having trouble finding a thorough answer. I have an outdoor bin that I
prepared last year with fresh damp bedding (newspaper strips
w/cardboard on top), added worms, and tried to follow feeding and
care recommendations, but my worms were gone within a few weeks. I
was adding kitchen scraps weekly, and figured out that the pieces
were probably too big since nothing was being eaten. There were no
signs of worms within a couple of weeks. What did I do wrong? Did I
starve them? Did they escape out the small drainage holes in the
bottom? How did they leave so fast and completely? I would really
appreciate the help – I love the idea of vermicomposting and want to
be successful at it!

Hi Wendi!
Sorry to hear about your worms. That certainly doesn’t sound like the most enjoyable introduction to vermicomposting!
I think the very first question I would ask is, what type of worms were you using? Were they a species adapted for worm composting (such as ‘Red Worms’) or were they garden worms? I have a sneaking suspicion that they would have been the right kind of worms, given the fact that you’ve been reading up on vermicomposting, but you never know.
For the benefit of anyone new to worm composting, it is important to know that not just any worm will do well in a worm bin. The typical species of worms you find on your lawn (after rain) and in your garden are adapted for soil, not rich organic wastes – nor are they well adapted for crowded, warm conditions.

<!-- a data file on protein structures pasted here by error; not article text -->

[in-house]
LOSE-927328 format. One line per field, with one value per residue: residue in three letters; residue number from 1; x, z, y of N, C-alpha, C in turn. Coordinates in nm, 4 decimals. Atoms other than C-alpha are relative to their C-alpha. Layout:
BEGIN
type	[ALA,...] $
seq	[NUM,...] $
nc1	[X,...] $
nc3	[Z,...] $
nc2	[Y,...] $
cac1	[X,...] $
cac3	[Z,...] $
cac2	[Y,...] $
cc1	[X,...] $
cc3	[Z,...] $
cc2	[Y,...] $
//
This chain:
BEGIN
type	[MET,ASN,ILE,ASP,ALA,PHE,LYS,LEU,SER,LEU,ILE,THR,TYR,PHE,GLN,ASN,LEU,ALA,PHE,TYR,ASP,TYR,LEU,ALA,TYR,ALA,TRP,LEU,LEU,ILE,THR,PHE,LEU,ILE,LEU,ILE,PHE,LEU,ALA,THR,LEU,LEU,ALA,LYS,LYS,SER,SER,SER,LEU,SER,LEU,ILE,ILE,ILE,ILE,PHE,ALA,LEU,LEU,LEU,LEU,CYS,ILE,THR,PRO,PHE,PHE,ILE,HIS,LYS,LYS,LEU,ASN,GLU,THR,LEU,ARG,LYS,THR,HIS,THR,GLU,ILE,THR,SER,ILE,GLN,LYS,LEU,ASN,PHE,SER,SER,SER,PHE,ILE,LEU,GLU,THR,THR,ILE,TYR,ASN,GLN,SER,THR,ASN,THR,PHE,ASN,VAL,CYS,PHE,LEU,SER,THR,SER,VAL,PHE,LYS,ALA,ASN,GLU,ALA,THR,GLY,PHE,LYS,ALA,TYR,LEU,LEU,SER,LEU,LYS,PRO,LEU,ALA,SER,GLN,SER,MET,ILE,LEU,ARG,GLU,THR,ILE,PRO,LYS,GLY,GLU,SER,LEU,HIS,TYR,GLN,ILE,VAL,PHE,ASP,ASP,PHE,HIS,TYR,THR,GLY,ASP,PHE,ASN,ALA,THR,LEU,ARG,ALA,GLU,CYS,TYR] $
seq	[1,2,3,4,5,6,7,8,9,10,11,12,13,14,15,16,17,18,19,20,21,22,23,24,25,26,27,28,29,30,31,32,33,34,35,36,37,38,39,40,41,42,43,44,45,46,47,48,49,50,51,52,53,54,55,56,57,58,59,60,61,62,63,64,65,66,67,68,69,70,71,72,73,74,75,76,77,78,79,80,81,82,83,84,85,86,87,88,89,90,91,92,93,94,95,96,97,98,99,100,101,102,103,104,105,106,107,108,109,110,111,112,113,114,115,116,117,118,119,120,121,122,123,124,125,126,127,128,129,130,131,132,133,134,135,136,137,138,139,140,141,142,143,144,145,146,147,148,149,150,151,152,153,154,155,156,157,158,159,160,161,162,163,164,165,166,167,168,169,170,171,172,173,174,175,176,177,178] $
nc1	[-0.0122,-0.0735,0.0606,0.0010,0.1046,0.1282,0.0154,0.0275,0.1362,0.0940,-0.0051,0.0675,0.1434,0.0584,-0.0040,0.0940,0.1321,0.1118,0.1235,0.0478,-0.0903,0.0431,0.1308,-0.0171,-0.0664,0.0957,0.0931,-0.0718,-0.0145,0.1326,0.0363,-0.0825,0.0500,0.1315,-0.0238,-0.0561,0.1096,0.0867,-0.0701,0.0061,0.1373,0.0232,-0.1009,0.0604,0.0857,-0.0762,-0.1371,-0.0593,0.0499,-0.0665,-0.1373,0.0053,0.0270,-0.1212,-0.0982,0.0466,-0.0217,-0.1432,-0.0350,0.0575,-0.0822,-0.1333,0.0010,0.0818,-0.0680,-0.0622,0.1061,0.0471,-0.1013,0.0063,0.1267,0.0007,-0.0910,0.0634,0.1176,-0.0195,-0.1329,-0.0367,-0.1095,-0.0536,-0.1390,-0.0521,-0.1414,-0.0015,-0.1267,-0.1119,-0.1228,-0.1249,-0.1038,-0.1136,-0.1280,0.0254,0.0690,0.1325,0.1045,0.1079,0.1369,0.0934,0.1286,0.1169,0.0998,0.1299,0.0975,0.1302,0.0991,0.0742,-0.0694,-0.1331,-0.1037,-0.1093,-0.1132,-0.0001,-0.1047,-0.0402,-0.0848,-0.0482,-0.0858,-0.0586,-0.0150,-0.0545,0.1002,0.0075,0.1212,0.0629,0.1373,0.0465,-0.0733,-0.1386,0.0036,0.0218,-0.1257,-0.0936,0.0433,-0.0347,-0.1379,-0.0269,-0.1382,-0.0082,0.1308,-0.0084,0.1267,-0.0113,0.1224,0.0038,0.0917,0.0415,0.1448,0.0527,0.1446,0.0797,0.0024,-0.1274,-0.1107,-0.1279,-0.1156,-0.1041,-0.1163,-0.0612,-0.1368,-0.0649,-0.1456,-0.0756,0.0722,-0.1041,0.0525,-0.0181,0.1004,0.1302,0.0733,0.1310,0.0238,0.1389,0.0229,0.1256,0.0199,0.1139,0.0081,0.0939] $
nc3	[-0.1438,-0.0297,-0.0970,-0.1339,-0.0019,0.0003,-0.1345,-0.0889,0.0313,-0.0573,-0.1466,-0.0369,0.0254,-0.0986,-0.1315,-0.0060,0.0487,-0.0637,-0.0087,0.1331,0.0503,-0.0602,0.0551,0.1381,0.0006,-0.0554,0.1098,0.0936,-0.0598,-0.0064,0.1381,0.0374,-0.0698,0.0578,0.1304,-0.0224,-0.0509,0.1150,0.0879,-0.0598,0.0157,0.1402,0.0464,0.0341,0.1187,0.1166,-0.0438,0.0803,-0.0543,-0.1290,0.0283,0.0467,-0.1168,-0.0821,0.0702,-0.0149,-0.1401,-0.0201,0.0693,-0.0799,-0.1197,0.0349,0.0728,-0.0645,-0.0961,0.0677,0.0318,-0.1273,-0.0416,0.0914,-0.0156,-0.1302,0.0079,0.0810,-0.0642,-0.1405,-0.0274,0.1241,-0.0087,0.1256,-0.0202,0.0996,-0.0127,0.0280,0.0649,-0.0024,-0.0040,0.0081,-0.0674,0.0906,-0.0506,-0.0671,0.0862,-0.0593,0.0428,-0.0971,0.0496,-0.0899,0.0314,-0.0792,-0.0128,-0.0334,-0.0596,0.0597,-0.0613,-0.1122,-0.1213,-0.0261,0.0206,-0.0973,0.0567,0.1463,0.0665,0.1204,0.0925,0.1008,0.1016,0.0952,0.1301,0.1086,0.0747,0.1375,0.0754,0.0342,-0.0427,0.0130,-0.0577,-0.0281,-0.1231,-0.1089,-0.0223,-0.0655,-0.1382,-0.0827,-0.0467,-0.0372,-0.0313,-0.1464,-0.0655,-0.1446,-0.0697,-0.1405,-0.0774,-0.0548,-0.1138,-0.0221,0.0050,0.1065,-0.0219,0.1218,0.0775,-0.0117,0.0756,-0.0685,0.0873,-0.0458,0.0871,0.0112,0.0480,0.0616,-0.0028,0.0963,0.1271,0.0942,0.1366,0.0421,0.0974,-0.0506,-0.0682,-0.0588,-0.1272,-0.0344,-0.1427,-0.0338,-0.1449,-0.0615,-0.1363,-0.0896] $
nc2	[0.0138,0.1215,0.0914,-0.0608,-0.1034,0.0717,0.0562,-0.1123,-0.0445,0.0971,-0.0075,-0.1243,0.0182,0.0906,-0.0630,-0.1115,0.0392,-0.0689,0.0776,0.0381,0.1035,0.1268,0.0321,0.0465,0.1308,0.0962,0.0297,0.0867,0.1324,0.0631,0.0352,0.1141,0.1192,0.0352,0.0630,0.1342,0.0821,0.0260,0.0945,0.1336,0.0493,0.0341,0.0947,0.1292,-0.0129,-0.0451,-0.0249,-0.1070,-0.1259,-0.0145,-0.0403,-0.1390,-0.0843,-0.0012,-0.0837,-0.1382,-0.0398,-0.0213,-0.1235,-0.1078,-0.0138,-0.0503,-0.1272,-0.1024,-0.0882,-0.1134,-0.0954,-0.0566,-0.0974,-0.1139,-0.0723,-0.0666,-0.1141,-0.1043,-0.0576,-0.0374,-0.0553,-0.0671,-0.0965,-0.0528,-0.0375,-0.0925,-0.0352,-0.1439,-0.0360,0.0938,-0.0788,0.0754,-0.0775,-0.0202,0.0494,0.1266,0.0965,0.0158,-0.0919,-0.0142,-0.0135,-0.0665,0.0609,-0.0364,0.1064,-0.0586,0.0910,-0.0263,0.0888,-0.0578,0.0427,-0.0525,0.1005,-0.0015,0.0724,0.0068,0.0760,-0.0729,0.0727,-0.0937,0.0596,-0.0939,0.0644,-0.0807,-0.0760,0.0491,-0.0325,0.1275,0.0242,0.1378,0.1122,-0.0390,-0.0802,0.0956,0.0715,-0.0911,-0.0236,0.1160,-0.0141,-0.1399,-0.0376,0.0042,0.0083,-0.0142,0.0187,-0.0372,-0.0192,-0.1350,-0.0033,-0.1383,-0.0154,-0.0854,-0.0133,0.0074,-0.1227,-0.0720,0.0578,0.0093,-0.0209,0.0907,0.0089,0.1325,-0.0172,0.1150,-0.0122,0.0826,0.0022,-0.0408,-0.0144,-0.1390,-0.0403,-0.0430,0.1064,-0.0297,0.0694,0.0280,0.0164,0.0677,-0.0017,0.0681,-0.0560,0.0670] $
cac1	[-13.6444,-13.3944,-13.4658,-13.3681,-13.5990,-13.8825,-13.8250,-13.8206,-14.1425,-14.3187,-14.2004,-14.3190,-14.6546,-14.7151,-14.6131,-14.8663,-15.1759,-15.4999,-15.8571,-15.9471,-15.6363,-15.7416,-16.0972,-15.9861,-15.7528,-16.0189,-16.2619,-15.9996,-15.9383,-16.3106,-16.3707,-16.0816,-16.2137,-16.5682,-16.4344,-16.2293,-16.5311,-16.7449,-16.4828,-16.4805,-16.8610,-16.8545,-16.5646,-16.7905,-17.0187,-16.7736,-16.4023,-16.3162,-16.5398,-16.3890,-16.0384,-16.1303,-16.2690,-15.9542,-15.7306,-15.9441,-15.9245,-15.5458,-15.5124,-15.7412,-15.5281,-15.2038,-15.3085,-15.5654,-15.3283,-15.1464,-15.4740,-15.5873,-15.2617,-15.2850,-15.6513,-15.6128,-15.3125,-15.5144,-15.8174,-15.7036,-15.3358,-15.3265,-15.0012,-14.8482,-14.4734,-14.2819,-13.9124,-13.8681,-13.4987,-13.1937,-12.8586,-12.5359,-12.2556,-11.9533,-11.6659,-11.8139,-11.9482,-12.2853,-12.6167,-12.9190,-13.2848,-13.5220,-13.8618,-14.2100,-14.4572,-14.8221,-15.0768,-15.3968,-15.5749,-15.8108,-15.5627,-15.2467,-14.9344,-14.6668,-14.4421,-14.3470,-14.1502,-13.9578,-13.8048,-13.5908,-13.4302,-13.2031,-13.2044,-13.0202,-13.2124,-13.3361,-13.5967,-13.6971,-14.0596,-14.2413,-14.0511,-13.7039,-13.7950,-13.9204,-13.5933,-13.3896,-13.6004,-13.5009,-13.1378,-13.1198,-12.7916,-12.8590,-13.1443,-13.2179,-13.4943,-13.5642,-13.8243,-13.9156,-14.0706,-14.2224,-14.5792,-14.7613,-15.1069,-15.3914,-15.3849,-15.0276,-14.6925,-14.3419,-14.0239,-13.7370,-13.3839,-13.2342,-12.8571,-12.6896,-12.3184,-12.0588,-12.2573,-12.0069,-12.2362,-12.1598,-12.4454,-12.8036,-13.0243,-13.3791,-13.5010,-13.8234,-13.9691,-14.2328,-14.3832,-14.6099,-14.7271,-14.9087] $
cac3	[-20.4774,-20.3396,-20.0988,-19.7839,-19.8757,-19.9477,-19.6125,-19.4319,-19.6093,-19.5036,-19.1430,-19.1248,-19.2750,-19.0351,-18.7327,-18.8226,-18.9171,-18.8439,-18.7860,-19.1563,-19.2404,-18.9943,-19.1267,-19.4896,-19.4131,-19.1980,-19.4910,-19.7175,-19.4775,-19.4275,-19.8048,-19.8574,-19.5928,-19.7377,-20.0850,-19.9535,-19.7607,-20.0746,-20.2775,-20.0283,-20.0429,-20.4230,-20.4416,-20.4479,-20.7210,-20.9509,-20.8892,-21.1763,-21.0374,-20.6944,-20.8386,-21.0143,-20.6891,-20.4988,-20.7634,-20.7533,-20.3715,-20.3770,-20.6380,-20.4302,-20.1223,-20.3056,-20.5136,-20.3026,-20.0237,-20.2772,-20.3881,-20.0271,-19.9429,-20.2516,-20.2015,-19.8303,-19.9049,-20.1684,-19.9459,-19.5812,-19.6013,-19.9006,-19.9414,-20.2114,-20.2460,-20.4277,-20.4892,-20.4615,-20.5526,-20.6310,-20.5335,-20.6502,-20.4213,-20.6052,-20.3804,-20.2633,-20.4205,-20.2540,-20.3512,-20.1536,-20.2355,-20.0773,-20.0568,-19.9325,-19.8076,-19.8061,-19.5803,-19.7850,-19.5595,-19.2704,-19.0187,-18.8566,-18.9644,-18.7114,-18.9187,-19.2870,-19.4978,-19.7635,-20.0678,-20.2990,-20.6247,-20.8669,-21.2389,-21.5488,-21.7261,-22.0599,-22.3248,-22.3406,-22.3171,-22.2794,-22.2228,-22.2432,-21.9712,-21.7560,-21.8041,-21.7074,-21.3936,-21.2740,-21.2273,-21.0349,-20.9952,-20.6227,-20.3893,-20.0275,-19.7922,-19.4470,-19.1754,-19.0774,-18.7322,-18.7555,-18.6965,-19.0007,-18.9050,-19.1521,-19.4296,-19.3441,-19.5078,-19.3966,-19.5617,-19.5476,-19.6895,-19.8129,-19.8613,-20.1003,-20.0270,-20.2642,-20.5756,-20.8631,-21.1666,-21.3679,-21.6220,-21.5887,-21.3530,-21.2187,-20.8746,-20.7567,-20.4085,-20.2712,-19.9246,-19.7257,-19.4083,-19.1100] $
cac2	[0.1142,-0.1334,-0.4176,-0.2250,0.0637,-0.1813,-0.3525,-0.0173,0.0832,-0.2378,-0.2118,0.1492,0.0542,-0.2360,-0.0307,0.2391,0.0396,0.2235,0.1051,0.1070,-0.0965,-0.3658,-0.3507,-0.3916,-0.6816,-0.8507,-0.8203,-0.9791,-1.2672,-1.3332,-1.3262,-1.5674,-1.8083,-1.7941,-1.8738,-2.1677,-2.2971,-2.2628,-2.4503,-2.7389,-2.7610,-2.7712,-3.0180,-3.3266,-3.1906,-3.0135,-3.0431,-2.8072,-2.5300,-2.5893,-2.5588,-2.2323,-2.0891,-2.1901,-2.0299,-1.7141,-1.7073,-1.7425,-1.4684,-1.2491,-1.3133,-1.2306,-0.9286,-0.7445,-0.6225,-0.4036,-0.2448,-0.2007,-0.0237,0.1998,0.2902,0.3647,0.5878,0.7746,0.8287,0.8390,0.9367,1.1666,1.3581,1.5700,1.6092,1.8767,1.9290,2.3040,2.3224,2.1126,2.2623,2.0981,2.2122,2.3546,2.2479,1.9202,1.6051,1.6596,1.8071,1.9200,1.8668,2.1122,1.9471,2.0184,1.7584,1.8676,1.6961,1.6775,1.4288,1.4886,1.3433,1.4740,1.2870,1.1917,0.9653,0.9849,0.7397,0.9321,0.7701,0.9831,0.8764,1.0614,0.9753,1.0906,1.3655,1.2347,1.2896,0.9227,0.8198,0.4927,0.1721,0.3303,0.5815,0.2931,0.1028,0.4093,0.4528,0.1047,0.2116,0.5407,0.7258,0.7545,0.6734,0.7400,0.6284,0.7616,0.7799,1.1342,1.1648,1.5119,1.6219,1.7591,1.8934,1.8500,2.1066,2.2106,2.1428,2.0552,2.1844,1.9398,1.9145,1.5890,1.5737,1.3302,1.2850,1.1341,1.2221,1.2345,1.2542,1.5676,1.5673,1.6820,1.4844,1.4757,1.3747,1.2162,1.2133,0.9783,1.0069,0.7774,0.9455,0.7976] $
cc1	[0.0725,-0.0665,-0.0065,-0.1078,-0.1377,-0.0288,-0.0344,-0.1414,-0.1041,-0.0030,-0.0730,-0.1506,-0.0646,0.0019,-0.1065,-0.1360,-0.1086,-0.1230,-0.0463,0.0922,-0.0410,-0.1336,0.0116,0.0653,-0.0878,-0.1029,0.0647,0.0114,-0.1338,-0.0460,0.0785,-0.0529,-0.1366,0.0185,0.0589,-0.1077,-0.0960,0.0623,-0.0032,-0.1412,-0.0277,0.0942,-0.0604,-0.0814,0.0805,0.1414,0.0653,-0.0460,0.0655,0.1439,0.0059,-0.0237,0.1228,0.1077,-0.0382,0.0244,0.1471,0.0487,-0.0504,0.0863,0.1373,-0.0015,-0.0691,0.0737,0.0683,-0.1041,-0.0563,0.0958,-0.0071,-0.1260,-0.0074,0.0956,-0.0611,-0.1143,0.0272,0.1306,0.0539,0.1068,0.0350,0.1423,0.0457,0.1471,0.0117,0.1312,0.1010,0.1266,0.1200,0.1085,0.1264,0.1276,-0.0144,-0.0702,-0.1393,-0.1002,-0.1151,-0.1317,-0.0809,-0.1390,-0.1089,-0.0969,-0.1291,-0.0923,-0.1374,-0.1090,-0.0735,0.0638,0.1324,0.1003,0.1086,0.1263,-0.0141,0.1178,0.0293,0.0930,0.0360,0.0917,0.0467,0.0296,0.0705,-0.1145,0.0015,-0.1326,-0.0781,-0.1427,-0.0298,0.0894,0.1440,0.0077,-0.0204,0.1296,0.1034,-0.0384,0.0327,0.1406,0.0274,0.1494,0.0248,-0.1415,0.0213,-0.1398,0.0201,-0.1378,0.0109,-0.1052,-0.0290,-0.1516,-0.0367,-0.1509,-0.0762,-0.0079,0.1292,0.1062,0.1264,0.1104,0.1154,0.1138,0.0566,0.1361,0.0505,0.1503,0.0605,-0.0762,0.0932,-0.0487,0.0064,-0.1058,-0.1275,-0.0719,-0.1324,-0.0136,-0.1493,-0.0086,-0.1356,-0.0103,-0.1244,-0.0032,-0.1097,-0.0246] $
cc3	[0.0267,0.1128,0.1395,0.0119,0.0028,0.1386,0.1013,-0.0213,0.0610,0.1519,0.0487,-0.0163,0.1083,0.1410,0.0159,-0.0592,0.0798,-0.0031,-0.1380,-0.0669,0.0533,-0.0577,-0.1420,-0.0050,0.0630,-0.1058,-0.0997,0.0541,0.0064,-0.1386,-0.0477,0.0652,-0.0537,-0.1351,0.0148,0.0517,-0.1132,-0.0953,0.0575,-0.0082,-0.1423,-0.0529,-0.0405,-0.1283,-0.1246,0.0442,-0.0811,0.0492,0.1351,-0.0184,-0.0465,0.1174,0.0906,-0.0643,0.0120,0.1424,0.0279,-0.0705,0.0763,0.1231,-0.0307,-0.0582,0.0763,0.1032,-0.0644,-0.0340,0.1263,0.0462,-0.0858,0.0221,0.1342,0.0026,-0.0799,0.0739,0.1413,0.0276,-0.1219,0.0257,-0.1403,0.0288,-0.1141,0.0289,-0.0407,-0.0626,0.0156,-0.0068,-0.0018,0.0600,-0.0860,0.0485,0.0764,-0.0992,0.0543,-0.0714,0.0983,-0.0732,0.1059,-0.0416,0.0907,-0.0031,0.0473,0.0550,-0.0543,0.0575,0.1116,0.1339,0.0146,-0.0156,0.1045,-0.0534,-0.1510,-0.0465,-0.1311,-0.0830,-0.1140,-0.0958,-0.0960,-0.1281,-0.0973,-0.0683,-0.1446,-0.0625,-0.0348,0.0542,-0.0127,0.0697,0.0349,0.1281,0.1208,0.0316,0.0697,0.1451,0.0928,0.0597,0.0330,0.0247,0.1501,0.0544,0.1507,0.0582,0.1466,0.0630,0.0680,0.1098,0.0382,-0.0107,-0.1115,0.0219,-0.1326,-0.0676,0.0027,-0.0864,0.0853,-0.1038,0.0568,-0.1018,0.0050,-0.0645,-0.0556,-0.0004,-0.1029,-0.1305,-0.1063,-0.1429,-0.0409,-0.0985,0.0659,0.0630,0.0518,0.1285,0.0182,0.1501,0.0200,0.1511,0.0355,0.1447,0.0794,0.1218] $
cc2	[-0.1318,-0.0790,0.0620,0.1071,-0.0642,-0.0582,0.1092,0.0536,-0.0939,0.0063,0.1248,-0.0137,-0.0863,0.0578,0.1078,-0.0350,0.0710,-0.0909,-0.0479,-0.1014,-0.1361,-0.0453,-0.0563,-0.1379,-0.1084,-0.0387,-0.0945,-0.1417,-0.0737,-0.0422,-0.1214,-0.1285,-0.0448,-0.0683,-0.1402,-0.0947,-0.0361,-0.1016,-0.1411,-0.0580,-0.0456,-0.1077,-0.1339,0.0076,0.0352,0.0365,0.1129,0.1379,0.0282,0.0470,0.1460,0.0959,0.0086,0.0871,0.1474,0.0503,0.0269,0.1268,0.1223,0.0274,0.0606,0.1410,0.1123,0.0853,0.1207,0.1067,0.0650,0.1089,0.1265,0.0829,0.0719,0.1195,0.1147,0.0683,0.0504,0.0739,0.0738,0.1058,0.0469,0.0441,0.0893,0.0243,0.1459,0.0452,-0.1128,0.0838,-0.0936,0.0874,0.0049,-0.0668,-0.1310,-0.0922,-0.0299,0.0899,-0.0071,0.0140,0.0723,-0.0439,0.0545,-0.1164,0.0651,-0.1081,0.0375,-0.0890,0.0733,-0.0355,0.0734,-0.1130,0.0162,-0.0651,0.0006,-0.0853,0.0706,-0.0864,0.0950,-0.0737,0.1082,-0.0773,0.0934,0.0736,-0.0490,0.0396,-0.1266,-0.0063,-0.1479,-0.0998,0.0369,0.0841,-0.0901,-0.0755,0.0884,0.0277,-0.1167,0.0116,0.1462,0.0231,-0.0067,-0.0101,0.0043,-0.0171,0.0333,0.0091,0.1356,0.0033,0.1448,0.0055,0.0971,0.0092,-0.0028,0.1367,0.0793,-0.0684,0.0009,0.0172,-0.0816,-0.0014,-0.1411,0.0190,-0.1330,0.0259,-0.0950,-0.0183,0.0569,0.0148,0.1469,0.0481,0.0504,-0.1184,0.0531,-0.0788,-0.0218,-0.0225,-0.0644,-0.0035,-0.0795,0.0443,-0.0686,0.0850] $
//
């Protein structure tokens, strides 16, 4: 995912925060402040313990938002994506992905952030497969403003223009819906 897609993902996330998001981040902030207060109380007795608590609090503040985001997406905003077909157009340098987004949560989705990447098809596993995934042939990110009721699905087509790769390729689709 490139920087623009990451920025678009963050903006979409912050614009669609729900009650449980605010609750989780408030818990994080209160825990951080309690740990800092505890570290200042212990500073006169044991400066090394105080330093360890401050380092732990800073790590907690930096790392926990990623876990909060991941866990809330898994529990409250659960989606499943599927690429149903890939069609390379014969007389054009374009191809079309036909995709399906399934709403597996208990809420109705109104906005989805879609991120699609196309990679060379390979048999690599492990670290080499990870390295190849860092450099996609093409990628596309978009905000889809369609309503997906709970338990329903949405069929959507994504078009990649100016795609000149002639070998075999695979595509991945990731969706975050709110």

You also mentioned adding the worms to the moist bedding, THEN starting to add food scraps. If this is indeed the case, your worms likely ventured elsewhere in search for food. When setting up a new system, I recommend mixing a lot of food scraps in with your bedding then letting the system sit for 1-2 weeks before you even add any worms. This allows time for colonization of lots of microorganisms (the main source of nutrition for the worms), thus offering the worms a nice tasty buffet when they arrive. I think one of the most common problems with the usual recommend way of setting up a worm bin is that the worms end up introduced to a basically sterile environment – new bedding and fresh food scraps don’t really offer anything similar to the worms preferred habitat.